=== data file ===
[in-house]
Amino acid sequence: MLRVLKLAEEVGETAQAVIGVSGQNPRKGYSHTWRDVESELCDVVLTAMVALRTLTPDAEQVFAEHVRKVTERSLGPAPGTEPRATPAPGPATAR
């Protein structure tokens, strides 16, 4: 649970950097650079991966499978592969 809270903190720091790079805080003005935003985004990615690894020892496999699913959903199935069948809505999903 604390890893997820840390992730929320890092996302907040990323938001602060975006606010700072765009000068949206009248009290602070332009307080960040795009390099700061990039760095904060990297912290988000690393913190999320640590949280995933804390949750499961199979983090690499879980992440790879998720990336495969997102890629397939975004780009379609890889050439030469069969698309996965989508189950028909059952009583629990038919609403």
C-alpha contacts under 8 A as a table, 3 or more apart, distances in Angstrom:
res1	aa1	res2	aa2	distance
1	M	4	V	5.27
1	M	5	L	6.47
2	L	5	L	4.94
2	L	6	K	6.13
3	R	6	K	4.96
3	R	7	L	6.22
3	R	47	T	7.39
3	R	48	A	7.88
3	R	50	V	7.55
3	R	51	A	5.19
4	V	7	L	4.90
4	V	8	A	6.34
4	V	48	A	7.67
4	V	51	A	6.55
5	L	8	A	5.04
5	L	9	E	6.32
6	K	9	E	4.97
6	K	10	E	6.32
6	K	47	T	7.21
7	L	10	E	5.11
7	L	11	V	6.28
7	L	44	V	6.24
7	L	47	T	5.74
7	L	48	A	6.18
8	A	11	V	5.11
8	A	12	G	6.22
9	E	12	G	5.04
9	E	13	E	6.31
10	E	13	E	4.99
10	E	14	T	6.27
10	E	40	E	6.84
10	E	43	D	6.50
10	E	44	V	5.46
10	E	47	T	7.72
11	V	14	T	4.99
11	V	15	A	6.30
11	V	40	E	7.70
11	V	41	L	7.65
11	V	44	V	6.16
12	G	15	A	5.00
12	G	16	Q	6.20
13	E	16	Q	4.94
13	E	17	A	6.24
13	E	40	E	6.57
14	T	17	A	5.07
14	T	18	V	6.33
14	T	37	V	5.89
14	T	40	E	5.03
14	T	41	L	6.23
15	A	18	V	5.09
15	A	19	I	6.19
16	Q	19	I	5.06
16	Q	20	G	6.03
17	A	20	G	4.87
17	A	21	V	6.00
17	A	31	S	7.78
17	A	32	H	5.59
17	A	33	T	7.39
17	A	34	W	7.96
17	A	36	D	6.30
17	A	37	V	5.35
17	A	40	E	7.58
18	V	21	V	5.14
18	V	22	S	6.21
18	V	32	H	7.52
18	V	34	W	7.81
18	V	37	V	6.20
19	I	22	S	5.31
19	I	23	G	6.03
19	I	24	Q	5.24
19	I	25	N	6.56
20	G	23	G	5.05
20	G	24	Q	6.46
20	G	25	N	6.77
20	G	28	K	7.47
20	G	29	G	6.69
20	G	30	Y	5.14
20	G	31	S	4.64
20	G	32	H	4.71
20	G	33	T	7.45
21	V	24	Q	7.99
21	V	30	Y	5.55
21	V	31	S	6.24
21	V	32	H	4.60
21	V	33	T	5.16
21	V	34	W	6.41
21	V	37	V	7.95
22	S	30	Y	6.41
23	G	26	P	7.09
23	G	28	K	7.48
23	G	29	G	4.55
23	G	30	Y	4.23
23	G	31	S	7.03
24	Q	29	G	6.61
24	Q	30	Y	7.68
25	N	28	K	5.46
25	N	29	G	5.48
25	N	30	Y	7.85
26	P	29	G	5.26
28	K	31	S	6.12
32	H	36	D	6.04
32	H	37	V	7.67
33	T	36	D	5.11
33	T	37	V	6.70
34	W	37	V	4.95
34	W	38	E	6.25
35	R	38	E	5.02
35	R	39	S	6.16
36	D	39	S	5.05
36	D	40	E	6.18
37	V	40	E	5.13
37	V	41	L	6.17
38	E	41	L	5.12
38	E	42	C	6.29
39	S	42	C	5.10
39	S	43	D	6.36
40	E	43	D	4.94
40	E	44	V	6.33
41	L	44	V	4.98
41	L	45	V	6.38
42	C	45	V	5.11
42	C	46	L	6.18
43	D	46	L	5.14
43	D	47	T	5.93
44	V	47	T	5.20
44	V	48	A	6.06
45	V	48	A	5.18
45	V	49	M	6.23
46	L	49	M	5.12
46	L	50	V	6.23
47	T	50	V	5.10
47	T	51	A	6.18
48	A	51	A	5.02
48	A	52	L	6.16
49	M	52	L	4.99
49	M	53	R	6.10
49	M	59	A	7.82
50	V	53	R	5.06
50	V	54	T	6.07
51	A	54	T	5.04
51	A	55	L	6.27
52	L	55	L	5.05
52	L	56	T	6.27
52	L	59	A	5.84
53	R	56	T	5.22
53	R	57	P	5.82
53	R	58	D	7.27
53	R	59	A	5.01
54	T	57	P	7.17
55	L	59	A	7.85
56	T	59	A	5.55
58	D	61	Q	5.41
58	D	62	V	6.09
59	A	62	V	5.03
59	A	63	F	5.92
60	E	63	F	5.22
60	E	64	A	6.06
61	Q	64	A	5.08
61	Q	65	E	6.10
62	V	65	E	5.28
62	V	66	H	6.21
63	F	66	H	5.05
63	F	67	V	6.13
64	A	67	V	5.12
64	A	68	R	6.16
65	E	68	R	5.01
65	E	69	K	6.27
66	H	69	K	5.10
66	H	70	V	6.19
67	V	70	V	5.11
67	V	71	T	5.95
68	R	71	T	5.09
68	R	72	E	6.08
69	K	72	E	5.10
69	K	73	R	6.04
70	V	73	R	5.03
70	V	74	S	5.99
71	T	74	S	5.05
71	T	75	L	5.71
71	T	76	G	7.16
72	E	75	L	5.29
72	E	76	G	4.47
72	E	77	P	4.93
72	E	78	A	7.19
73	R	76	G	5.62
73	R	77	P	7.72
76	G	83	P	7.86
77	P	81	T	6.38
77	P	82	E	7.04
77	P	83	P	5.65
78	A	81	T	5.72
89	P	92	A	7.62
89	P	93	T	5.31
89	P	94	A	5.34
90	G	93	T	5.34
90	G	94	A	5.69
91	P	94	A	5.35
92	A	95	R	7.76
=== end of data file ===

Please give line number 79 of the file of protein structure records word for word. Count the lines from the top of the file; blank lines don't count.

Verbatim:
20	G	25	N	6.77